The next big step for them is to piece these together into a comprehensive infrastructure, command and control and execution plan, which has full and comprehensive (blanket) authority and directive (order) – to act.
This article will propose this approach under “The B.O.S.S. Plan” (Blanket Order - Secure Shipping).
As respects some key activities thus far, credit to the Indian Navy (and interestingly, recently France too – note France being part of the EU anti-piracy contingent) which has taken the lead and perhaps the most aggressive approach to the problem and a model for future efforts, and now known and feared by the pirate community as a force to be reckoned with.
Author’s Note: Interesting too the Chinese (naval) entry and involvement in the Gulf of Aden piracy situation. True they are there to protect Chinese cargo laden ships, in particular their oil tankers, but interestingly this too being their first modern deployment of combat ready warships beyond the Pacific. Indeed an incredible if not golden opportunity to flex and test their developing and rapidly growing “blue water” navy and gain invaluable new tactical and technological insights/intelligence working with the other premier global navies, particularly the U.S., Britain, and France.
So this Chinese mission has a dual purpose:
1) ”Protect”, and (perhaps even more importantly at this stage of their exponential military buildup)
This too as predicted in Part 4 of the author’s “Commulism Series”, linked here for easy access:
In addition to the lack of true substantive multi-navy coordination and direction (i.e. command and control), all these countries are myopically grappling with the “humanitarian” aspect with what to do once you capture a pirate as respects transporting for extradition and prosecution and where. There is instance of a U.S. Navy warship detaining a pirate onboard for seven months because they lacked any protocols what to do with a pirate once you capture one.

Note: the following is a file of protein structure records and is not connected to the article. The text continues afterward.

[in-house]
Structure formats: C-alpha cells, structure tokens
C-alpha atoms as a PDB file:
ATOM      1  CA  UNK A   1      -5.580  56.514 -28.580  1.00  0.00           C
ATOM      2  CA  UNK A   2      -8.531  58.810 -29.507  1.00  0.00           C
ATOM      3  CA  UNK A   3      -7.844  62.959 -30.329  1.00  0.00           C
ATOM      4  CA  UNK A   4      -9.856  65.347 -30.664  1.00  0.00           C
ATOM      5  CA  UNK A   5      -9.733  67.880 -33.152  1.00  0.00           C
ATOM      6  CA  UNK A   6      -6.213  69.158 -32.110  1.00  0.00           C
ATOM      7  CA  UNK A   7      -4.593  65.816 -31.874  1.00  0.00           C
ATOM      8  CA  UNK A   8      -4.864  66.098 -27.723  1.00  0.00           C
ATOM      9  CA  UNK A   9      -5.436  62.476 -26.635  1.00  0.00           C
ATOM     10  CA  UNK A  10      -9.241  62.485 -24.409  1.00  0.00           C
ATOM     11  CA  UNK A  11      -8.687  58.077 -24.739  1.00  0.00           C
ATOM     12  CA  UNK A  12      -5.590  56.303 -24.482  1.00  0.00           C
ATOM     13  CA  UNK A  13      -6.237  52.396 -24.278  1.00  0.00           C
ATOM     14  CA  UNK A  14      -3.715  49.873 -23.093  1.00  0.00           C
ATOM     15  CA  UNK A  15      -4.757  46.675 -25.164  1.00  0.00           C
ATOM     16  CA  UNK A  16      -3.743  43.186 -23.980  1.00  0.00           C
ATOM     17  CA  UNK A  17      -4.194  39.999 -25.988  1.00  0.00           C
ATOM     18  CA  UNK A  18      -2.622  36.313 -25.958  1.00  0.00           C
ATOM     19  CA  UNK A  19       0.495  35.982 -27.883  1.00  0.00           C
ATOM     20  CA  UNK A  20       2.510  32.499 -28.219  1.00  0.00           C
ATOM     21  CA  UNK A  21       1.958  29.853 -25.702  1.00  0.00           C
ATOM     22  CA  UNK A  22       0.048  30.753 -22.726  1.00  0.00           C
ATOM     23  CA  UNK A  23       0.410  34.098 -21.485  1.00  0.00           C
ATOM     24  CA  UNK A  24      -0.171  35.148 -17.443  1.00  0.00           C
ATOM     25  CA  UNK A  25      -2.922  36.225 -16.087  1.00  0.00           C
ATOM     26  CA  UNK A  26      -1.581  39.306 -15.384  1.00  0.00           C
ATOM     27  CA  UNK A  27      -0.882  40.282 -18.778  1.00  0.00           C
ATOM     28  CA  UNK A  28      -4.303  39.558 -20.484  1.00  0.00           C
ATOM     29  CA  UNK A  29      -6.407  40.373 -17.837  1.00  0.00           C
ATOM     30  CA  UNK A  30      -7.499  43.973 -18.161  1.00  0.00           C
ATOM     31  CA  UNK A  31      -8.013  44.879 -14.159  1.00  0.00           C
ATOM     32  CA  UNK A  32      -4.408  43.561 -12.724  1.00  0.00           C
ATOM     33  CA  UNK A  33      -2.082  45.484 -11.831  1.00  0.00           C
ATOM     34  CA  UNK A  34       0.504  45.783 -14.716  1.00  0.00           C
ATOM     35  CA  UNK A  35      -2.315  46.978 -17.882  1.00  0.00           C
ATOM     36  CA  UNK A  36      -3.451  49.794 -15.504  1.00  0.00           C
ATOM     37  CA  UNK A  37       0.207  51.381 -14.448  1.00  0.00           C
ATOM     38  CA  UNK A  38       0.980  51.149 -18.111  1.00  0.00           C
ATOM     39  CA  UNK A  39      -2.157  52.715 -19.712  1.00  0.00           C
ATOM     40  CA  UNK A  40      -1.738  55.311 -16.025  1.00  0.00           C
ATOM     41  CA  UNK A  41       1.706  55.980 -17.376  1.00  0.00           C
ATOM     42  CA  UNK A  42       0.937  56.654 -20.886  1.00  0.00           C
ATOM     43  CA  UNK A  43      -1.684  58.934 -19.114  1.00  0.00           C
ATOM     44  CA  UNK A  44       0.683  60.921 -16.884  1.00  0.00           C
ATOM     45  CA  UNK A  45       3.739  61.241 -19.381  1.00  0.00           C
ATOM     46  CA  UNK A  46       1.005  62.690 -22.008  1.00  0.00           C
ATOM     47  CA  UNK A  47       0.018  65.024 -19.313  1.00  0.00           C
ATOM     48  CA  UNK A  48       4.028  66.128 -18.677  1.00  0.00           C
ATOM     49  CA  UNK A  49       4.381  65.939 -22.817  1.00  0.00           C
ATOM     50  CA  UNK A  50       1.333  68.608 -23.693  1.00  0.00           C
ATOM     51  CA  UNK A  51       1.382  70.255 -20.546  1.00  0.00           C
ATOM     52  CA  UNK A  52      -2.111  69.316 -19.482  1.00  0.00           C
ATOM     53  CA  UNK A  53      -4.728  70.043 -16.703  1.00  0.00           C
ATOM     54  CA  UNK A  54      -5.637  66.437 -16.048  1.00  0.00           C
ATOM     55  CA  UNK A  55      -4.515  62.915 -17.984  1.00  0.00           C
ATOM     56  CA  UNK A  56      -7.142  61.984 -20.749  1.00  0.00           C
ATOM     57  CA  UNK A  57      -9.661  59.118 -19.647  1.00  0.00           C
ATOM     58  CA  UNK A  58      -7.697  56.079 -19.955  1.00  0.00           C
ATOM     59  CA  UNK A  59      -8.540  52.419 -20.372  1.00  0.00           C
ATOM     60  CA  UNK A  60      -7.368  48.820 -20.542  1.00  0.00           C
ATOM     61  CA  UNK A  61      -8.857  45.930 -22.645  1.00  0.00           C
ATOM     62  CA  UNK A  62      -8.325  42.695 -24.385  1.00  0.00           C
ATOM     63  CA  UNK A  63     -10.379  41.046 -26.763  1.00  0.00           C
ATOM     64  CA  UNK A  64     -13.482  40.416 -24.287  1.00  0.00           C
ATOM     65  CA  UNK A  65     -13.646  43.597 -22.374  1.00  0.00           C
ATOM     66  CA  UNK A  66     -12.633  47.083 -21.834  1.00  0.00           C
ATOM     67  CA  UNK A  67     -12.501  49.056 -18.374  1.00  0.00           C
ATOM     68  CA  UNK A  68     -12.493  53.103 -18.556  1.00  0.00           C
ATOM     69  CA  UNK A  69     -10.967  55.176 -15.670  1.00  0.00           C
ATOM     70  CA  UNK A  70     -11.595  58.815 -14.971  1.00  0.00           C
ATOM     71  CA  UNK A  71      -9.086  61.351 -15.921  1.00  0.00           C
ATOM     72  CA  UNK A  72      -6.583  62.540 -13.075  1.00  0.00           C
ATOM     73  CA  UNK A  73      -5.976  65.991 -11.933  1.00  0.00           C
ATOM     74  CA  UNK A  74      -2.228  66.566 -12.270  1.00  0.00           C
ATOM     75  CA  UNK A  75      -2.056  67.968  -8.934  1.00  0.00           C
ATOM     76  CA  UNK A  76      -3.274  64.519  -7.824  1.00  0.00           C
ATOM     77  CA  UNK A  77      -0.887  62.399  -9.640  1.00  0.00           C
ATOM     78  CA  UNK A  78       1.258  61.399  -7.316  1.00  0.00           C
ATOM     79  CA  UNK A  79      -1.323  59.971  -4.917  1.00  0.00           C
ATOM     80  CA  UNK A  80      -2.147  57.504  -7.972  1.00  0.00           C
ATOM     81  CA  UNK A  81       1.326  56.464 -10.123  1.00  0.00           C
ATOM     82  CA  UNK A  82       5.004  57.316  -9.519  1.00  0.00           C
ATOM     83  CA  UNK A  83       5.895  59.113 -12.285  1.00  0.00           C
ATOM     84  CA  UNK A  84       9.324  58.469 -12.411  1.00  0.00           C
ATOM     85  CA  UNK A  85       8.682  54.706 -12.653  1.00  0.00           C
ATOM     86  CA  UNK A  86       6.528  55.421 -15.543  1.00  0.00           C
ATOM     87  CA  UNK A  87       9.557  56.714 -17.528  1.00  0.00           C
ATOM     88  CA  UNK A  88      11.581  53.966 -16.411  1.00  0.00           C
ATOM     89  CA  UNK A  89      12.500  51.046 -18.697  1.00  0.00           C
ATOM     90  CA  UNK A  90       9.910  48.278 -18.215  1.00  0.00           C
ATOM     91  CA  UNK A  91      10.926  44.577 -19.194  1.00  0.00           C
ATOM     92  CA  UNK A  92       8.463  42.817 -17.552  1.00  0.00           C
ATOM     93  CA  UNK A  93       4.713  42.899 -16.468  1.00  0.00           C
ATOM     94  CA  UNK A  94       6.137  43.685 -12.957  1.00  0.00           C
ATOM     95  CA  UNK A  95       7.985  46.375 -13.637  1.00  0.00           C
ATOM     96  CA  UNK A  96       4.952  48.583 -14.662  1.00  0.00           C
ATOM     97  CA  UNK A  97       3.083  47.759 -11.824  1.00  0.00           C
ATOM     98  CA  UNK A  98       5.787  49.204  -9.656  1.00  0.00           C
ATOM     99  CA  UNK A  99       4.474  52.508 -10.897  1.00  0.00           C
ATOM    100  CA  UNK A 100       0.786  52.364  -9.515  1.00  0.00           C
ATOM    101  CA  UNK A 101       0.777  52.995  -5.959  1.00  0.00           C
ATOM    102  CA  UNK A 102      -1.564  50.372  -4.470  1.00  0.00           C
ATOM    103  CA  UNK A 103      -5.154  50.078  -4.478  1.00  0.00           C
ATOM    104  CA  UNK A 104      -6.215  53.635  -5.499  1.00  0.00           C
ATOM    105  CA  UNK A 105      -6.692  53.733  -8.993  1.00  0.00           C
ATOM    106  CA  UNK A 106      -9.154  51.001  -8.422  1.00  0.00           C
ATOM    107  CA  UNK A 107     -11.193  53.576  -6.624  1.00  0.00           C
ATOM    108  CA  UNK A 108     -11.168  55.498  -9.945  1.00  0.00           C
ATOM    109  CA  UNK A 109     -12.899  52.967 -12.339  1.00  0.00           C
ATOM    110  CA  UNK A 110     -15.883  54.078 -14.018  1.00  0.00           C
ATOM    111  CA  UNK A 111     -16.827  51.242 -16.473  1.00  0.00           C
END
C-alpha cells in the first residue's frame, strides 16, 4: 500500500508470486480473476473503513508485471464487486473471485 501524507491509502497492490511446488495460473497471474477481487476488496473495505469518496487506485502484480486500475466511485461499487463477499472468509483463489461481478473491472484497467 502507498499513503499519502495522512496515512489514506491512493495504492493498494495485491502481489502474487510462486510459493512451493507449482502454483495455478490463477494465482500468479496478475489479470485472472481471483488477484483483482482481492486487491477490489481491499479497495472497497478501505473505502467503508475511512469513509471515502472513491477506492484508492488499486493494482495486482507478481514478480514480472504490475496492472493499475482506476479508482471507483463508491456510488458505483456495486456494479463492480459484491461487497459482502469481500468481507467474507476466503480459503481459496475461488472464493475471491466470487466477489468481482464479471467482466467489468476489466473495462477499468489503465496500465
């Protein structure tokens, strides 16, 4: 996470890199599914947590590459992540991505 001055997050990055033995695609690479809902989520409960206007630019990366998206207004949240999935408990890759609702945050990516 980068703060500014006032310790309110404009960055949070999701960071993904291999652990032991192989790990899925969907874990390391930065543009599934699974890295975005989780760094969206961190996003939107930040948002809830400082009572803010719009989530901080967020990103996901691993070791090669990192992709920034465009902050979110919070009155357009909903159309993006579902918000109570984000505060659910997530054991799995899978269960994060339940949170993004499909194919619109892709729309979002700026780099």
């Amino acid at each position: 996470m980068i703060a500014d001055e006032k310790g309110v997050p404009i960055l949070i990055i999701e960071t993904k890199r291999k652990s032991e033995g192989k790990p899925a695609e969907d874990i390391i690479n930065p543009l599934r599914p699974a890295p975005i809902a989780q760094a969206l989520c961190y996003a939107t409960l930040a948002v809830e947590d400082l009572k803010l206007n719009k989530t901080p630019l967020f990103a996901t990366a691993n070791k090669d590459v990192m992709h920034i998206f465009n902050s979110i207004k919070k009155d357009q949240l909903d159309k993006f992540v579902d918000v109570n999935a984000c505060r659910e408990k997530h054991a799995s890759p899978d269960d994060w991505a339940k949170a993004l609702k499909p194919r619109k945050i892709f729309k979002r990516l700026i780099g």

This disincentive to capture pirates vis-à-vis the self imposed dynamics and difficulties of pirate capture sets the stage for one of two things to happen a) a less robust effort in the anti-piracy mission, or 2) a shoot first, take no prisoners approach.
Option 1) clearly is not the way to go. A stronger rather than softer deterrent is necessary. That leaves option 2) as the direction to build an effective anti-piracy strategy. Afterall, these are thugs and bullies and respect only one thing – brute (no holds barred) force.
What To Do:
Via the UN, Clinton/Rice leverage UN resolution 1851 and the U.S. Navy (paper) task force initiative into something greatly more. That is creating an altogether new charter and infrastructure that provides a real counter punch to the growing Somali piracy problem.
Call it the B.O.S.S. Plan, and executed under “Operation SOS” – “Shoot On Sight”.
The State Department states “1851 authorizes states cooperating with the Somali Transitional Federal Government to extend counter-piracy efforts to include potential operations in Somali territorial land and air space, to suppress acts of piracy and armed robbery at sea". While the 15 member Security Council unanimously approved this new resolution, it only authorizes for one year international military operations on Somali territory in agreement with the transitional government, and only when in hot pursuit. 1851 also does not explicitly say Somali air space can be used nor pre-emptive strikes on Somali pirate strongholds.